The Hallie Ford Museum of Art is pleased to present “Dale Chihuly: Cylinders, Macchia, and Venetians from the George R. Stroemple Collection,” opening June 5 and continuing through August 28, 2021, in the Melvin Henderson-Rubio Gallery and the Maribeth Collins Lobby. Dale Chihuly (American, born 1941), is an internationally recognized Seattle glass artist who helped revolutionize the studio glass movement in the 1960s and 1970s, co-founded the Pilchuck Glass School in 1971 in Stanwood, Washington, and who has pushed the boundaries of the glass medium to new heights of artistic skill and technical virtuosity since the 1980s.
Organized by Director John Olbrantz, the artworks have been drawn from the George R. Stroemple Collection of Portland, Oregon, arguably one of the largest and finest collections of Chihuly’s artwork in private hands. The exhibition features 72 glass vessels and includes Chihuly’s Irish Cylinders, inspired by Irish themes, St. Patrick’s Day, and James Joyce’s masterpiece Ulysses; his Macchia (Italian for spotted and/or stained), flamboyantly shaped vessels in virtually every color combination imaginable; and his Venetians, traditional vessel forms—cones, cylinders, amphorae, bowls, and ginger jars—with elaborate surface decoration and embellishment. In addition, the exhibition includes a range of his drawings from the early 1980s to the early 1990s.
Chihuly was born in Tacoma, Washington, in 1941 and attended the University of Washington, where he received his BA degree in interior design. He went on to earn an MS degree at the University of Wisconsin in Madison and an MFA degree from the Rhode Island School of Design, both in sculpture, and in 1969 was awarded a Fulbright Fellowship and a Louis Comfort Tiffany Foundation grant to study glassblowing on the island of Murano in Venice. Chihuly taught at RISD in the 1970s before he returned to Seattle to work as a full-time glass artist in the early 1980s. Over the years, he has been featured in hundreds and hundreds of group and solo exhibitions and his work can be found in public and private collections throughout the world.
The George R. Stroemple Collection is internationally recognized as one of the most significant collections of artwork documenting the studio glass movement in the Pacific Northwest and is considered by many to be the most significant collection of Dale Chihuly’s artwork in private hands. The Stroemple Collection includes additional works by such luminaries as William Morris, Lino Tagliapietra, and Joey Kirkpatrick and Flora Mace, and illustrates both the early nascence and mature culmination of contemporary glass art making.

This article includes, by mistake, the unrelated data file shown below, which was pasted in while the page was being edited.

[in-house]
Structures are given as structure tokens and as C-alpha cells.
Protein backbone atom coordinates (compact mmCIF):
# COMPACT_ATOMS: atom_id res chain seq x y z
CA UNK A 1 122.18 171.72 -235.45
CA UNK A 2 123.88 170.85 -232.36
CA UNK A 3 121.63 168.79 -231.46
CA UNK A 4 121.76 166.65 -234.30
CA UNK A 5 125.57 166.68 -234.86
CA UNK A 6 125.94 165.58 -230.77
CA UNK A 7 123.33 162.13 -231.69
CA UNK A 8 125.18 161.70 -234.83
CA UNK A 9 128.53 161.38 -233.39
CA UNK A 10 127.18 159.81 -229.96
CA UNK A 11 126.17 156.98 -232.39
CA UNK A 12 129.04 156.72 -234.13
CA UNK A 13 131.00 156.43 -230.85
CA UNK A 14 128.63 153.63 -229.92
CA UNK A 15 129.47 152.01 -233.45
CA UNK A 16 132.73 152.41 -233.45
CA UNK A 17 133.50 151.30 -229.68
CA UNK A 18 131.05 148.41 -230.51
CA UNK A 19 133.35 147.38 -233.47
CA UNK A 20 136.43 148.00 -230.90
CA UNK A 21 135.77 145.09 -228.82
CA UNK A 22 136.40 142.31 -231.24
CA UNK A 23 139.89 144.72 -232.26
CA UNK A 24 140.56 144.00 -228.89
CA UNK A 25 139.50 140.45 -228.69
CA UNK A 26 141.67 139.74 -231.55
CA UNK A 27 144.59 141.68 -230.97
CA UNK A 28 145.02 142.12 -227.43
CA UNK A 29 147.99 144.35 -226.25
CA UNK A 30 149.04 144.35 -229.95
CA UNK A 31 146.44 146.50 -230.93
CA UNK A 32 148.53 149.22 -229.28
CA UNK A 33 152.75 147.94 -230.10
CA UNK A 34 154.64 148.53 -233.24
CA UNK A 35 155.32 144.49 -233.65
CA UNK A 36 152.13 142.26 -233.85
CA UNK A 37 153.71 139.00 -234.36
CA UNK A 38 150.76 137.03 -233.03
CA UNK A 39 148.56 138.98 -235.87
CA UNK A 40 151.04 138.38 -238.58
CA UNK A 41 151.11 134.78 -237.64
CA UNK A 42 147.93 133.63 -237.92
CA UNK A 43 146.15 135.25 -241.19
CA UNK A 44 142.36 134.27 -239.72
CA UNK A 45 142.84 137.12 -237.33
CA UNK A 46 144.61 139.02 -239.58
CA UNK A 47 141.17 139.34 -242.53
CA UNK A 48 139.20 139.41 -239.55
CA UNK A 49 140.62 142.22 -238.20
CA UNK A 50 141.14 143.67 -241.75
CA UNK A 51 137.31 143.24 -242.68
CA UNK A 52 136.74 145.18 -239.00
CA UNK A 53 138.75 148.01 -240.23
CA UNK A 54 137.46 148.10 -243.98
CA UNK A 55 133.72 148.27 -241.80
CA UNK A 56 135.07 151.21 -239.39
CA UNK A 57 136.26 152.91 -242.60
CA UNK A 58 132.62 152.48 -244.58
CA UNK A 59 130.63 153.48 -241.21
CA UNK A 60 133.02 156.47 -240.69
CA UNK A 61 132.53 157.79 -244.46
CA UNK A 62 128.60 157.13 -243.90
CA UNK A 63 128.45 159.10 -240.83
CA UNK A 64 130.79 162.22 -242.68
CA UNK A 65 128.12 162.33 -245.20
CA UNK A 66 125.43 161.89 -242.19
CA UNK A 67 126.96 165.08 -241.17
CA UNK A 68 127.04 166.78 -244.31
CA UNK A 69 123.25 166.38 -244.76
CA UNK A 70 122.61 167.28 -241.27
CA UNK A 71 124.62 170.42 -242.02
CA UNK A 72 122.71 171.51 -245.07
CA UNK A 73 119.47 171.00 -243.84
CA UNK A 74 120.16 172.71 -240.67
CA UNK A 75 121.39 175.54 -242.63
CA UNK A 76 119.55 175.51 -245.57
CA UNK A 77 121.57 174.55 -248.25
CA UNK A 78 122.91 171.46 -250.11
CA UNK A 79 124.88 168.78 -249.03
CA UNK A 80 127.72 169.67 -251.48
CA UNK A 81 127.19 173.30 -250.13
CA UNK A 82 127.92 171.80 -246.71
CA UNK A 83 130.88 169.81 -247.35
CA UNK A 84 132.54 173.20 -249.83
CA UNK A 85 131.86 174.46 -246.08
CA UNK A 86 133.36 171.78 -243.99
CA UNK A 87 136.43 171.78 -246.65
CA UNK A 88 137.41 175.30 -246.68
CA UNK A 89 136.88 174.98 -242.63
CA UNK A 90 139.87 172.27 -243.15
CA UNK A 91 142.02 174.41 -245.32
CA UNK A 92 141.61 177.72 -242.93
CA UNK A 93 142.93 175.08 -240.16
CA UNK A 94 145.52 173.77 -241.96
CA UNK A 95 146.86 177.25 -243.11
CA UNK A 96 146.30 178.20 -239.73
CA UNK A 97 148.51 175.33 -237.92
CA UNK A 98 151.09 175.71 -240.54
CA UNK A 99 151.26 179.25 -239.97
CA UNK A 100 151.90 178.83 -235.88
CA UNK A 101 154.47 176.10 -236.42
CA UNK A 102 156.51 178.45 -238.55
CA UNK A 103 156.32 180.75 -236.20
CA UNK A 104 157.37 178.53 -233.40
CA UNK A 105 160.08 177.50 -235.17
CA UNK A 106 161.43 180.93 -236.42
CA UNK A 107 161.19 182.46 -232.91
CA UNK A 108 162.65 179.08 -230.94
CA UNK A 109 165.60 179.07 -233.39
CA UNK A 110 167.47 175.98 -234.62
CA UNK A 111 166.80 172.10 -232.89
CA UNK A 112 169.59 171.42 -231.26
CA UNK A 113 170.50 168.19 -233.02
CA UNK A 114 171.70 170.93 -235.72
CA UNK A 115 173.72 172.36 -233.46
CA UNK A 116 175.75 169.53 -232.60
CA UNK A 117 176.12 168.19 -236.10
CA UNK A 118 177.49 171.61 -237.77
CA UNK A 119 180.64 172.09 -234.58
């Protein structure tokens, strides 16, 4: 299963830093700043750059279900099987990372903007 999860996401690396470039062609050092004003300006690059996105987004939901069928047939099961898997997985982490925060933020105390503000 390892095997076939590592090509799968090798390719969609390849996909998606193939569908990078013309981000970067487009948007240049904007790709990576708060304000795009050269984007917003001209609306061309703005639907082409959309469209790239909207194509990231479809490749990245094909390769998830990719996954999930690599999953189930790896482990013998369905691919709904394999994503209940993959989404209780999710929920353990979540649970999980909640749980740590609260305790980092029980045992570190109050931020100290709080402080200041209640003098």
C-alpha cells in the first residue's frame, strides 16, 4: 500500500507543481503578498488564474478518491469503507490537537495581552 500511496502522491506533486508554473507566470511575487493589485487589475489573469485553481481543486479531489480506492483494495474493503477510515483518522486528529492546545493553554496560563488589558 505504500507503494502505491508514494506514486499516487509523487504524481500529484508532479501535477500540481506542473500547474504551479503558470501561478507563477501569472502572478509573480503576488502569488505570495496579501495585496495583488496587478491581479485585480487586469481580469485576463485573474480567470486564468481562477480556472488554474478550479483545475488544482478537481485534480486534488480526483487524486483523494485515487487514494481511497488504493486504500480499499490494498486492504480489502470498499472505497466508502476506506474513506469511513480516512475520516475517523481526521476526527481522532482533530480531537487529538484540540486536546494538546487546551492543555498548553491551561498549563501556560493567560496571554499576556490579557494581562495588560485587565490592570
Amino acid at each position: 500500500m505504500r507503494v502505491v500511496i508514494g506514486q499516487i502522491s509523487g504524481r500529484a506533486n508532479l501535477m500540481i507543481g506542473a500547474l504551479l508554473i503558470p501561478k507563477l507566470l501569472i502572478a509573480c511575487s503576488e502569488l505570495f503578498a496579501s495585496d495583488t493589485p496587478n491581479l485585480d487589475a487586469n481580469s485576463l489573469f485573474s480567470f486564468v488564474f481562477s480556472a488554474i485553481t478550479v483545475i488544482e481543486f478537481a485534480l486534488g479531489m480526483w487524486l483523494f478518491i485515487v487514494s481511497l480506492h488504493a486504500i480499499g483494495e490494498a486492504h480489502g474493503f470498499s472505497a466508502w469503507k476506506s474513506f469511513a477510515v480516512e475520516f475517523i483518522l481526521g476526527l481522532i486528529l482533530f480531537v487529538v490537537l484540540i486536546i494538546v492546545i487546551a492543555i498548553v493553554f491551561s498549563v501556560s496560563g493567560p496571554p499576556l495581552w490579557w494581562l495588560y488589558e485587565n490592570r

Olbrantz organized Chihuly’s first retrospective exhibition in 1984 when he was director of the Bellevue Art Museum in Washington, as well as a history of the Pilchuck Glass School with craft historian and former Renwick Gallery Director Lloyd Herman in 1992 when he was deputy director of the Whatcom Museum of History and Art in Bellingham, Washington. Both exhibitions traveled nationally for three years..
This exhibition has been made possible by gifts from the BJS Family Trust, the Lawrence and Sandra Post Family Foundation, the Allan Rappaport Charitable Foundation, the Wyss Foundation, Kathi Belfer Cypres, and several anonymous donors; by advertising support from The Oregonian/Oregon Live; and by general operating support grants from the City of Salem’s Transient Occupancy Tax funds and the Oregon Arts Commission.
About the Hallie Ford Museum of Art at Willamette University
As one of the finest academic art museums in the Northwest, the museum features works by Pacific Northwest and Native American artists, and includes a diverse collection of traditional European, American and Asian art, as well as artifacts that date from antiquity. Frequently changing exhibitions include lectures, special events, tours, artist demonstrations, educational opportunities for children and adults, as well as important publications.
The museum is located at 700 State St. in Salem. Hours are Tuesday through Saturday from noon to 5 p.m. The galleries are closed on Sunday and Monday. Timed entry tickets are required and can be purchased online starting Monday, February 22 at www.willamette.edu/go/hfma. General admission is $6, $4 for seniors and $3 for students 18 and older. Students 17 and under and children are admitted free. Admission is free for everyone on Tuesdays, but timed entry tickets are still required.
PLEASE NOTE: Due to Covid-19 the museum’s hours and guidelines are subject to change as federal and state guidelines evolve. Please check the museum’s website for timed-entry tickets and the latest information at willamette.edu/go/hfma or call 503-370-6855.
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